The first murals were painted in the late 1960s in the mountain village of Orgosolo. The walls of this once-infamous bandit village are decorated with over 150 murals depicting the fight against fascism, capitalism, war, the arms race, hunger and apartheid. In 1968, the idea was taken up by the sculptor Pinuccio Sciola who recruited local people and artists from all over the world to help him whitewash the walls of the "museum village" of San Sperate north of the island's capital Cagliari and then paint them with a variety of subjects. The project is still in progress to this day.

Craftwork and souvenirs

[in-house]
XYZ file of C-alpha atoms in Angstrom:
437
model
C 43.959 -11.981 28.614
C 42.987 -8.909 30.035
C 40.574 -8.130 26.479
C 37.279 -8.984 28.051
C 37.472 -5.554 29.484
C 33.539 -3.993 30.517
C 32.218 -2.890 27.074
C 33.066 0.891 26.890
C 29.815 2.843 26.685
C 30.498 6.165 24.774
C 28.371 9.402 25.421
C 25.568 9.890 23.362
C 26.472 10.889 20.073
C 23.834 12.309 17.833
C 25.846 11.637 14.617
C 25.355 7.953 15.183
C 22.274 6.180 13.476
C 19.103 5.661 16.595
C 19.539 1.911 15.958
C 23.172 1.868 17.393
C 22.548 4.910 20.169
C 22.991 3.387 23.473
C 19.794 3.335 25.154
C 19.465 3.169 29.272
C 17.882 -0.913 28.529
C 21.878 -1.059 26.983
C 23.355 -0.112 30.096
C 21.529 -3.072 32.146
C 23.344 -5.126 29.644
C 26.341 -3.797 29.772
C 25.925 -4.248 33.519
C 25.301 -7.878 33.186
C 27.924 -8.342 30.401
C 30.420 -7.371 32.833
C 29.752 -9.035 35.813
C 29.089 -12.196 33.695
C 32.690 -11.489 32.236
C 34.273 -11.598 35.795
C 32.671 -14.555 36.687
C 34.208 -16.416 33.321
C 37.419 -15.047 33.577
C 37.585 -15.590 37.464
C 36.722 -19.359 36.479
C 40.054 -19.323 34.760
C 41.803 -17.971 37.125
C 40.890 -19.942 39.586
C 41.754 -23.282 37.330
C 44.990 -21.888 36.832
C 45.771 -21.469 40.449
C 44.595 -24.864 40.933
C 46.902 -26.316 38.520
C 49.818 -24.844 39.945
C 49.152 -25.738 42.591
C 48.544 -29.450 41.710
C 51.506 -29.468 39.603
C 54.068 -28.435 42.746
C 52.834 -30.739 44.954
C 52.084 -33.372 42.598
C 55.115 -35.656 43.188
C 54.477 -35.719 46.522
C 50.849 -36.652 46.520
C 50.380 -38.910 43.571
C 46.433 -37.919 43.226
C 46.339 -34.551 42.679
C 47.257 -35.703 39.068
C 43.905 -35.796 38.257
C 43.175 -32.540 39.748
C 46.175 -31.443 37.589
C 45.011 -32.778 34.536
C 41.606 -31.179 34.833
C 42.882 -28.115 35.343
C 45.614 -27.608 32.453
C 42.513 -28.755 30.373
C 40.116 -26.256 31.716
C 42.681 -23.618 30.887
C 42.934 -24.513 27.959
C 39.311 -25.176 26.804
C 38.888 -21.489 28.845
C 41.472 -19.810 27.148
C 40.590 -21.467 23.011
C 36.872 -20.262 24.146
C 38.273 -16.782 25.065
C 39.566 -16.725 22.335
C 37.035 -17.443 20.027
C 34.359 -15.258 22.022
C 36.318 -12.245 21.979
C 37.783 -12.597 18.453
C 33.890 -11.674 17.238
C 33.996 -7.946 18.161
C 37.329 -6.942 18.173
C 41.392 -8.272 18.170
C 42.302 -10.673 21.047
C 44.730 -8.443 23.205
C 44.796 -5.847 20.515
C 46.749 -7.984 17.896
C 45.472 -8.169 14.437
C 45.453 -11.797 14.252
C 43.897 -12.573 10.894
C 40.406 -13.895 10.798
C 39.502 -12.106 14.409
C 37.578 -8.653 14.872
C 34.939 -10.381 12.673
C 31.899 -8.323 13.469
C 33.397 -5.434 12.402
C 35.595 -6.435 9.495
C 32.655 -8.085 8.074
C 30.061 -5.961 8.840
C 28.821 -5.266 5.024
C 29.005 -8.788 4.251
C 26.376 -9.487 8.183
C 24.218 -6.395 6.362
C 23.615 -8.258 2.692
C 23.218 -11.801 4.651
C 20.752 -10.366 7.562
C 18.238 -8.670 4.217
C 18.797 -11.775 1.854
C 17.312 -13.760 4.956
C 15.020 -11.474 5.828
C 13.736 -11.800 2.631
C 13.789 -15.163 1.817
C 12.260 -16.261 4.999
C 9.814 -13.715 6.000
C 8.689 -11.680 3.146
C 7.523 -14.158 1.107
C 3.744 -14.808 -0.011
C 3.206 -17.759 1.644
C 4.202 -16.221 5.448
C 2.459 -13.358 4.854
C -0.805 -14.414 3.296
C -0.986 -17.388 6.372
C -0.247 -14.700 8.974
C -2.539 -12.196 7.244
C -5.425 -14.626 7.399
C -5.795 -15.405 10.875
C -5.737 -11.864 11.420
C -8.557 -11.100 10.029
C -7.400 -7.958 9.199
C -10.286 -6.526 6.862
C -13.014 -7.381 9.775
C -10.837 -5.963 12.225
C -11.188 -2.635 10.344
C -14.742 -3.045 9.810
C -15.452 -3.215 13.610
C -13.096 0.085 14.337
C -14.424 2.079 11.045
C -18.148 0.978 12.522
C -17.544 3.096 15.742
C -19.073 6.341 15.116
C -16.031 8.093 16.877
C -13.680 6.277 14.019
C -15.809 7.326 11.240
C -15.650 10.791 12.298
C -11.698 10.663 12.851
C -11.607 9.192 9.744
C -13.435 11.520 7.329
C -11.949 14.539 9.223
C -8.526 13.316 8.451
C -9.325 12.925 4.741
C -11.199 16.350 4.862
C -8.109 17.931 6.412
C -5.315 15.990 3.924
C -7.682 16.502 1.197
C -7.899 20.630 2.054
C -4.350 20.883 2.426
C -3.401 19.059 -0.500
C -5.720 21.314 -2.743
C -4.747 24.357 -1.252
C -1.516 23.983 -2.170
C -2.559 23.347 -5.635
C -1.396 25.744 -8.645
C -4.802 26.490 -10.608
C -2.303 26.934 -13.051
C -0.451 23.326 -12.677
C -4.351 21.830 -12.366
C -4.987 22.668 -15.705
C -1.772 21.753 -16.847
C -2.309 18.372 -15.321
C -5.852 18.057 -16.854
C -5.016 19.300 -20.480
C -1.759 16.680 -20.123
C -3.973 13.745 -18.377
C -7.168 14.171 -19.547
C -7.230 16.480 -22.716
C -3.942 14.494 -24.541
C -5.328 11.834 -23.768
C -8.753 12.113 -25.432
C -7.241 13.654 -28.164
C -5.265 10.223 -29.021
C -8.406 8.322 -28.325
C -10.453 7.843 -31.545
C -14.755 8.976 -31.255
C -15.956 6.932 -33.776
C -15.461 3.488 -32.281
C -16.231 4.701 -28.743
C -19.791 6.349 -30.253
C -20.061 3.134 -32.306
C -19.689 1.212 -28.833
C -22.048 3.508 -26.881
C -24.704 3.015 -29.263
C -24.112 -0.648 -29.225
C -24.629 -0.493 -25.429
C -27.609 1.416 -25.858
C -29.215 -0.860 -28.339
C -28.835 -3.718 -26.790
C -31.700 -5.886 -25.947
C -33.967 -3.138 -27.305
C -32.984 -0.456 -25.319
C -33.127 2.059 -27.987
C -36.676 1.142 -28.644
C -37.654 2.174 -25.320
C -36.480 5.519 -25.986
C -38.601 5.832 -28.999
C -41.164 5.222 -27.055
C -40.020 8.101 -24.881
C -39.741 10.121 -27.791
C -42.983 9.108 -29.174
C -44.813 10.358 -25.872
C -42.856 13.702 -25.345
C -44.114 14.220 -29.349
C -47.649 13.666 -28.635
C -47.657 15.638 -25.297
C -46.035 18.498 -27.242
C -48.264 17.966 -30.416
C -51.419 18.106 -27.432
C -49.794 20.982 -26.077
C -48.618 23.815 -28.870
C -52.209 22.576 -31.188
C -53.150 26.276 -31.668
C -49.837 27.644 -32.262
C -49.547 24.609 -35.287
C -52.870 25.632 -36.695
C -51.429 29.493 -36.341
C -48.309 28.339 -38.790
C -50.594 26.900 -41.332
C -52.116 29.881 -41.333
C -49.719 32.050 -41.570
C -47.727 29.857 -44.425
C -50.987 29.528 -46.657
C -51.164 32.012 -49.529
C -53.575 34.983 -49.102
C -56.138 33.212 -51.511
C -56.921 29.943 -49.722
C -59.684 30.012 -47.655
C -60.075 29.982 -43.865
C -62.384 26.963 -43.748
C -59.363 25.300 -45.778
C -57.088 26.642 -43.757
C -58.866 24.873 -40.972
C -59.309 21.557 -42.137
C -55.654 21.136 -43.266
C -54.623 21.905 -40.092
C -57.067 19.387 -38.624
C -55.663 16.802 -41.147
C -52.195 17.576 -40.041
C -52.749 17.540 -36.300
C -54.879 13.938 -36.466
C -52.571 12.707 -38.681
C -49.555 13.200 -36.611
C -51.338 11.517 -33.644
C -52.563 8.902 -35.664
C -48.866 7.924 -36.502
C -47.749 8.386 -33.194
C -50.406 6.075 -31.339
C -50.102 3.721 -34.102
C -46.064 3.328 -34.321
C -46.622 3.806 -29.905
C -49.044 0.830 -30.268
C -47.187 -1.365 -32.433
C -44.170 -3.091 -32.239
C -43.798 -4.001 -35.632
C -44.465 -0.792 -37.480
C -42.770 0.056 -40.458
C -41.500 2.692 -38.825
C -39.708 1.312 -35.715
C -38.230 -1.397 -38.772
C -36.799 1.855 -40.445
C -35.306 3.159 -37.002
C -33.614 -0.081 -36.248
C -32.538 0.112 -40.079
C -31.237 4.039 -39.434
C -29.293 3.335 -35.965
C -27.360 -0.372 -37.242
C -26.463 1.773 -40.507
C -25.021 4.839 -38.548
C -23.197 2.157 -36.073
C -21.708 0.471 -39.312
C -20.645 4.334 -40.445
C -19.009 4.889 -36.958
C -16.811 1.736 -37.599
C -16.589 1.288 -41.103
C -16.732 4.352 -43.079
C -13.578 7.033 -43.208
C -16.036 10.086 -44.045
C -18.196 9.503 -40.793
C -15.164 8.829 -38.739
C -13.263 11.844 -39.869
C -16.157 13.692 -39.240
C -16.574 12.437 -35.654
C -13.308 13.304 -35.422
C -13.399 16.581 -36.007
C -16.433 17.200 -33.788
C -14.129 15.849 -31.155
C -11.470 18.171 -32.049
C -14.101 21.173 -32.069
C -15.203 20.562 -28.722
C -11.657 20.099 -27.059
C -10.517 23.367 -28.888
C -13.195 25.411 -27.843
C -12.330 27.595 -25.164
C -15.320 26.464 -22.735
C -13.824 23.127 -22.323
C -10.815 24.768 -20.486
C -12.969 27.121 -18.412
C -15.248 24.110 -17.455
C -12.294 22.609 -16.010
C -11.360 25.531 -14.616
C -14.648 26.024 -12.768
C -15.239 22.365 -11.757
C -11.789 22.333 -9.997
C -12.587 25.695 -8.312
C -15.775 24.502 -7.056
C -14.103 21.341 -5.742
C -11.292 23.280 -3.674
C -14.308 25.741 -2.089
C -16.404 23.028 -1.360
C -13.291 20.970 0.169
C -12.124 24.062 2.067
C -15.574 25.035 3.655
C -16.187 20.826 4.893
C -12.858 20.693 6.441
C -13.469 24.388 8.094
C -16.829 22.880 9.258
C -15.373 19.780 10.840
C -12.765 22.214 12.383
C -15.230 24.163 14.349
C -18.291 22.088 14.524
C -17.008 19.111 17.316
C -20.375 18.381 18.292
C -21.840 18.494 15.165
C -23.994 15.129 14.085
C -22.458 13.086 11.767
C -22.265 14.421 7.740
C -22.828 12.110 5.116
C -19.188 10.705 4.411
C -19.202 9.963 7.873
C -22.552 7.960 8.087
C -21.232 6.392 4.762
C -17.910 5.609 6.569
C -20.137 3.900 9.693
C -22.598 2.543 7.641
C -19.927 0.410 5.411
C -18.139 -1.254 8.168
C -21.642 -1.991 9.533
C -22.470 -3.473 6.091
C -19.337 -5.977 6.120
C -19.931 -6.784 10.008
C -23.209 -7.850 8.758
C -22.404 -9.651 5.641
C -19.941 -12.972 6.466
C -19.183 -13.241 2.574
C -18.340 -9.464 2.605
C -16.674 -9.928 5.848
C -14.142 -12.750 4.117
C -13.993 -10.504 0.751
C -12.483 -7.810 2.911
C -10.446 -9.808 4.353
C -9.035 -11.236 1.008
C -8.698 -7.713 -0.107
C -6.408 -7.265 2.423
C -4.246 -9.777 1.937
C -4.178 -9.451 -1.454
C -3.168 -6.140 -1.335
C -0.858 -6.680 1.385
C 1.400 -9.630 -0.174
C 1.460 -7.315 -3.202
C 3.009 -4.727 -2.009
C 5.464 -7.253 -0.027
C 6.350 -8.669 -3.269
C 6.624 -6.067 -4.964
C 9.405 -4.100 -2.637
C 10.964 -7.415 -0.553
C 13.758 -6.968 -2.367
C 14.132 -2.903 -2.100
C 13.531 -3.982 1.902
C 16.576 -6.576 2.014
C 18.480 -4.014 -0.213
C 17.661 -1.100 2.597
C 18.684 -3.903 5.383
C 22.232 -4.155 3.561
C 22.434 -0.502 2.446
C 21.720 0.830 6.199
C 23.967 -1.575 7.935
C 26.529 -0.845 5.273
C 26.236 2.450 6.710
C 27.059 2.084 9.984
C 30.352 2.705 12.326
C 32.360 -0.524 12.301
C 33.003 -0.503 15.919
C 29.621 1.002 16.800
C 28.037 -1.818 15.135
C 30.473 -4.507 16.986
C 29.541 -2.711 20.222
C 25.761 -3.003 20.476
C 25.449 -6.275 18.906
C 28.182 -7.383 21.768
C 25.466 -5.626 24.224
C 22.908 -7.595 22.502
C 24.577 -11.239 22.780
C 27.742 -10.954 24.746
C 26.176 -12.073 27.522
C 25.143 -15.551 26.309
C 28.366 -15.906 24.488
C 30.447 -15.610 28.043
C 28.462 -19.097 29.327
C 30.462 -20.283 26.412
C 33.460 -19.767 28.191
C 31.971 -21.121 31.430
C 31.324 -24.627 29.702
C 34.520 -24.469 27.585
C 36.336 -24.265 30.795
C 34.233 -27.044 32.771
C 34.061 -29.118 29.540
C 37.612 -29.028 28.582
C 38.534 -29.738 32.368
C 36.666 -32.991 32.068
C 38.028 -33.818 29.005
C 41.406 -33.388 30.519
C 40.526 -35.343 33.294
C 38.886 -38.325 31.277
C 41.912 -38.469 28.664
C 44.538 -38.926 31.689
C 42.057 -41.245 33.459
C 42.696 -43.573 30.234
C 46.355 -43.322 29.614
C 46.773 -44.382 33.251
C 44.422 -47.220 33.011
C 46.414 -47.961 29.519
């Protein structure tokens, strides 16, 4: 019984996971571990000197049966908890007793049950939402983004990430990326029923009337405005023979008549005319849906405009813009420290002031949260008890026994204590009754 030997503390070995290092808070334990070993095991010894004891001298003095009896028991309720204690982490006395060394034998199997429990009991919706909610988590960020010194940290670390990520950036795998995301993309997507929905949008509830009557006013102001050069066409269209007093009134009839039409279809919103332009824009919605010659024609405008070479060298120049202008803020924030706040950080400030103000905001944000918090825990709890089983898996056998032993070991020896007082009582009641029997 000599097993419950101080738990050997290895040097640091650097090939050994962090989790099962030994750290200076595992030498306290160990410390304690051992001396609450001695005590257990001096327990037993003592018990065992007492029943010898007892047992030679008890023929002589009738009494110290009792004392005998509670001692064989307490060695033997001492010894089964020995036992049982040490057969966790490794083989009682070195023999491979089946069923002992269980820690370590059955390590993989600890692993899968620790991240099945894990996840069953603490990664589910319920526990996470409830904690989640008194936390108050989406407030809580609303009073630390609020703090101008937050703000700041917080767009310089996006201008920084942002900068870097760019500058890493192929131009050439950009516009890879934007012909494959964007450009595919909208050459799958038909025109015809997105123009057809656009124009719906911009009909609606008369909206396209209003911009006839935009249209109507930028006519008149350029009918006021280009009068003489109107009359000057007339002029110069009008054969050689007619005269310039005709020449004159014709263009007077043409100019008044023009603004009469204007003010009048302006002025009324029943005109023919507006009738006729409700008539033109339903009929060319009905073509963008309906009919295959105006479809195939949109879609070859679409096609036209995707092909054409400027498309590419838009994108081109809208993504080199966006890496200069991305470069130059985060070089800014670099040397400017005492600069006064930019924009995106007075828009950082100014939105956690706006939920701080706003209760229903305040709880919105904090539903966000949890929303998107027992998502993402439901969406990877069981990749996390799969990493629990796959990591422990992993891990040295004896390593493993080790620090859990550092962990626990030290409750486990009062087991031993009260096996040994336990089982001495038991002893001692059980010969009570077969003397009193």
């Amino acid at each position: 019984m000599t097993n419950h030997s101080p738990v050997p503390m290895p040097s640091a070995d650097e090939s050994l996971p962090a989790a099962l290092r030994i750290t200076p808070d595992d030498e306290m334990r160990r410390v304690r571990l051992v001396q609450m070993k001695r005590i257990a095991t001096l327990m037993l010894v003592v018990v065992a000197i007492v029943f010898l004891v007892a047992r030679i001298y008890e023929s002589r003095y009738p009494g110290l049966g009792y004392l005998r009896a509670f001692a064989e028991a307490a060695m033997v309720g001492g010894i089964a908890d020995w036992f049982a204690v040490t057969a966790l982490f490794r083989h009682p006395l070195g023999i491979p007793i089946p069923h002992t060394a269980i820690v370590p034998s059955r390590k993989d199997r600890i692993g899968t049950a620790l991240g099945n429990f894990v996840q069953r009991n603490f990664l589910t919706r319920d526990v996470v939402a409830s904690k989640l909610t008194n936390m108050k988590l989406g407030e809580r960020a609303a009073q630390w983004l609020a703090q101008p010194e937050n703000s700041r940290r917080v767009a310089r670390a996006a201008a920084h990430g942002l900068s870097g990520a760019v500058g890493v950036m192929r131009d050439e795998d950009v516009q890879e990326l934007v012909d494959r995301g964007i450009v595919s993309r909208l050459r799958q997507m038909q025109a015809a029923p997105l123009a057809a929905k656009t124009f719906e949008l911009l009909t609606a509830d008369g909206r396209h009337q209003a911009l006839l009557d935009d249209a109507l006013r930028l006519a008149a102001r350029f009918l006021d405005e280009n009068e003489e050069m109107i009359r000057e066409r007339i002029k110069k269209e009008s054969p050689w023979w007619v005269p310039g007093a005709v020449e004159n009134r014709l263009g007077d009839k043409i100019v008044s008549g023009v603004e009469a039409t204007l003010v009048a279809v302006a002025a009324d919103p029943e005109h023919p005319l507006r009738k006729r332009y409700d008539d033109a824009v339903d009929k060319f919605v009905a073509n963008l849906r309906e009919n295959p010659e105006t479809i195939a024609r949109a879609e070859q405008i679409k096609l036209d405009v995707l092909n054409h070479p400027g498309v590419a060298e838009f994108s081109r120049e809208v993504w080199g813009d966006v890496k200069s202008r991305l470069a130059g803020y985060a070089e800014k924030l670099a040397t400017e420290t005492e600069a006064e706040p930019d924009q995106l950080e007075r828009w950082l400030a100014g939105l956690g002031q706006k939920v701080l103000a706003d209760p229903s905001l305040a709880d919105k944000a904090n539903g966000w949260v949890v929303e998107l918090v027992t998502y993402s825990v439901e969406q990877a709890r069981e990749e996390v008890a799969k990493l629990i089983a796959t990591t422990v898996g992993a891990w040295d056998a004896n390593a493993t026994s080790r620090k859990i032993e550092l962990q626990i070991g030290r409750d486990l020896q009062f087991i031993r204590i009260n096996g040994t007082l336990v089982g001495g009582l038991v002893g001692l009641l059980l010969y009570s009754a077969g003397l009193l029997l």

Sardinia has a long tradition of craftwork, an important economic activity on the island. You will find hand-woven carpets, wall decorations, bed covers, curtains and towels made of cotton or wool in traditional colours with elegant patterns handed down over many years or reinterpretations of symbols and designs from the nuraghe period. Planargia, Sinnai and Castelsardo are home to traditional basket workers using asphodel, rushes and dwarf palm. Other favourites are everyday items made of cork, ceramic with traditional and neo-Sardinian patterns and filet work from Bosa. Dorgali, Bosa and Cagliari have established a reputation for intricate filigree gold jewellery, while Alghero is famous for sumptuous coral work. Among the other popular items made by local artisans are the typical Sardinian shepherd's knife, serving spoons and sideboard plates as well as wooden carnival masks. Handcrafted gifts and souvenirs can be found all over the island, and many artisans sell their products directly to the public.